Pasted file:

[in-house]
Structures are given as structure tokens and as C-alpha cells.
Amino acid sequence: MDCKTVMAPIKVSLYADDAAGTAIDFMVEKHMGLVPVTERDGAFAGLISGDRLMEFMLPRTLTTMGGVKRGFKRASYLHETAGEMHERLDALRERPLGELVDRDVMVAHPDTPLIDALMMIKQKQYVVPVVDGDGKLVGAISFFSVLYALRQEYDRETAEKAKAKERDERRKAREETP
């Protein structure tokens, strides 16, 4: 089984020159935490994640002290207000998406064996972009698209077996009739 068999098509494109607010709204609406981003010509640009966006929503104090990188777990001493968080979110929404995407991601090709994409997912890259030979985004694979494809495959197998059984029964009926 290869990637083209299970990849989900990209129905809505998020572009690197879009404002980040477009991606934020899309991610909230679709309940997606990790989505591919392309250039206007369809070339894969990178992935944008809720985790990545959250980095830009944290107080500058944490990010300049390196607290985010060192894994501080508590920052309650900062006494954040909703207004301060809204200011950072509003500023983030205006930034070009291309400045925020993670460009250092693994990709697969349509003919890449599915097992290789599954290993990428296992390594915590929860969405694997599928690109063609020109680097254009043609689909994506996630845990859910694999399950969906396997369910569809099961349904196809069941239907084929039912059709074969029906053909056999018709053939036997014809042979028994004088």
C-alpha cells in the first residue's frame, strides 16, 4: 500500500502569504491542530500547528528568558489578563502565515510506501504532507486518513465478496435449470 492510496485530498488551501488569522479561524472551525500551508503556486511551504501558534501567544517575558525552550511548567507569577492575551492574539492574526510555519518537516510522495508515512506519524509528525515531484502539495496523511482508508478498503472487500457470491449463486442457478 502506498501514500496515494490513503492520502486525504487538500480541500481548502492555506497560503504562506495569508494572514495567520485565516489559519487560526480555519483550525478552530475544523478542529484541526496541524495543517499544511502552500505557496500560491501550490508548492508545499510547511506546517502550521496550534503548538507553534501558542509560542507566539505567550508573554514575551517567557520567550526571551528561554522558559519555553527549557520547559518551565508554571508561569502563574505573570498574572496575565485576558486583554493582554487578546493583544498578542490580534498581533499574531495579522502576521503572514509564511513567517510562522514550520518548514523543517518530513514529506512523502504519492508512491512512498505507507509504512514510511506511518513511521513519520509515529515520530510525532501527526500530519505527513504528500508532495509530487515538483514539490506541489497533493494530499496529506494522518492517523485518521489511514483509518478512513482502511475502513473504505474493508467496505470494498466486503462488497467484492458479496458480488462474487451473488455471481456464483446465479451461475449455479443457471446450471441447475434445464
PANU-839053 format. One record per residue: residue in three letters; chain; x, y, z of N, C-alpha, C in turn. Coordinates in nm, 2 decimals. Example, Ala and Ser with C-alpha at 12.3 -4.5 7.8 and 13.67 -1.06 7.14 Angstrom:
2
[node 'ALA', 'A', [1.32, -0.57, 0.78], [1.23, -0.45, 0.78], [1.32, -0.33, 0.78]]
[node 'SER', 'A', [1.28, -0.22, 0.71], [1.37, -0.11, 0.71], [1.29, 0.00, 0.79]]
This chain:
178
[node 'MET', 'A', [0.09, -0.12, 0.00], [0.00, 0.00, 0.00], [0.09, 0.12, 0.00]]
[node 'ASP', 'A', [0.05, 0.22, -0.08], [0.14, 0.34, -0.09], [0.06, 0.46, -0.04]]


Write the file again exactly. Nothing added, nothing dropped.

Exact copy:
[in-house]
Structures are given as structure tokens and as C-alpha cells.
Amino acid sequence: MDCKTVMAPIKVSLYADDAAGTAIDFMVEKHMGLVPVTERDGAFAGLISGDRLMEFMLPRTLTTMGGVKRGFKRASYLHETAGEMHERLDALRERPLGELVDRDVMVAHPDTPLIDALMMIKQKQYVVPVVDGDGKLVGAISFFSVLYALRQEYDRETAEKAKAKERDERRKAREETP
């Protein structure tokens, strides 16, 4: 089984020159935490994640002290207000998406064996972009698209077996009739 068999098509494109607010709204609406981003010509640009966006929503104090990188777990001493968080979110929404995407991601090709994409997912890259030979985004694979494809495959197998059984029964009926 290869990637083209299970990849989900990209129905809505998020572009690197879009404002980040477009991606934020899309991610909230679709309940997606990790989505591919392309250039206007369809070339894969990178992935944008809720985790990545959250980095830009944290107080500058944490990010300049390196607290985010060192894994501080508590920052309650900062006494954040909703207004301060809204200011950072509003500023983030205006930034070009291309400045925020993670460009250092693994990709697969349509003919890449599915097992290789599954290993990428296992390594915590929860969405694997599928690109063609020109680097254009043609689909994506996630845990859910694999399950969906396997369910569809099961349904196809069941239907084929039912059709074969029906053909056999018709053939036997014809042979028994004088």
C-alpha cells in the first residue's frame, strides 16, 4: 500500500502569504491542530500547528528568558489578563502565515510506501504532507486518513465478496435449470 492510496485530498488551501488569522479561524472551525500551508503556486511551504501558534501567544517575558525552550511548567507569577492575551492574539492574526510555519518537516510522495508515512506519524509528525515531484502539495496523511482508508478498503472487500457470491449463486442457478 502506498501514500496515494490513503492520502486525504487538500480541500481548502492555506497560503504562506495569508494572514495567520485565516489559519487560526480555519483550525478552530475544523478542529484541526496541524495543517499544511502552500505557496500560491501550490508548492508545499510547511506546517502550521496550534503548538507553534501558542509560542507566539505567550508573554514575551517567557520567550526571551528561554522558559519555553527549557520547559518551565508554571508561569502563574505573570498574572496575565485576558486583554493582554487578546493583544498578542490580534498581533499574531495579522502576521503572514509564511513567517510562522514550520518548514523543517518530513514529506512523502504519492508512491512512498505507507509504512514510511506511518513511521513519520509515529515520530510525532501527526500530519505527513504528500508532495509530487515538483514539490506541489497533493494530499496529506494522518492517523485518521489511514483509518478512513482502511475502513473504505474493508467496505470494498466486503462488497467484492458479496458480488462474487451473488455471481456464483446465479451461475449455479443457471446450471441447475434445464
PANU-839053 format. One record per residue: residue in three letters; chain; x, y, z of N, C-alpha, C in turn. Coordinates in nm, 2 decimals. Example, Ala and Ser with C-alpha at 12.3 -4.5 7.8 and 13.67 -1.06 7.14 Angstrom:
2
[node 'ALA', 'A', [1.32, -0.57, 0.78], [1.23, -0.45, 0.78], [1.32, -0.33, 0.78]]
[node 'SER', 'A', [1.28, -0.22, 0.71], [1.37, -0.11, 0.71], [1.29, 0.00, 0.79]]
This chain:
178
[node 'MET', 'A', [0.09, -0.12, 0.00], [0.00, 0.00, 0.00], [0.09, 0.12, 0.00]]
[node 'ASP', 'A', [0.05, 0.22, -0.08], [0.14, 0.34, -0.09], [0.06, 0.46, -0.04]]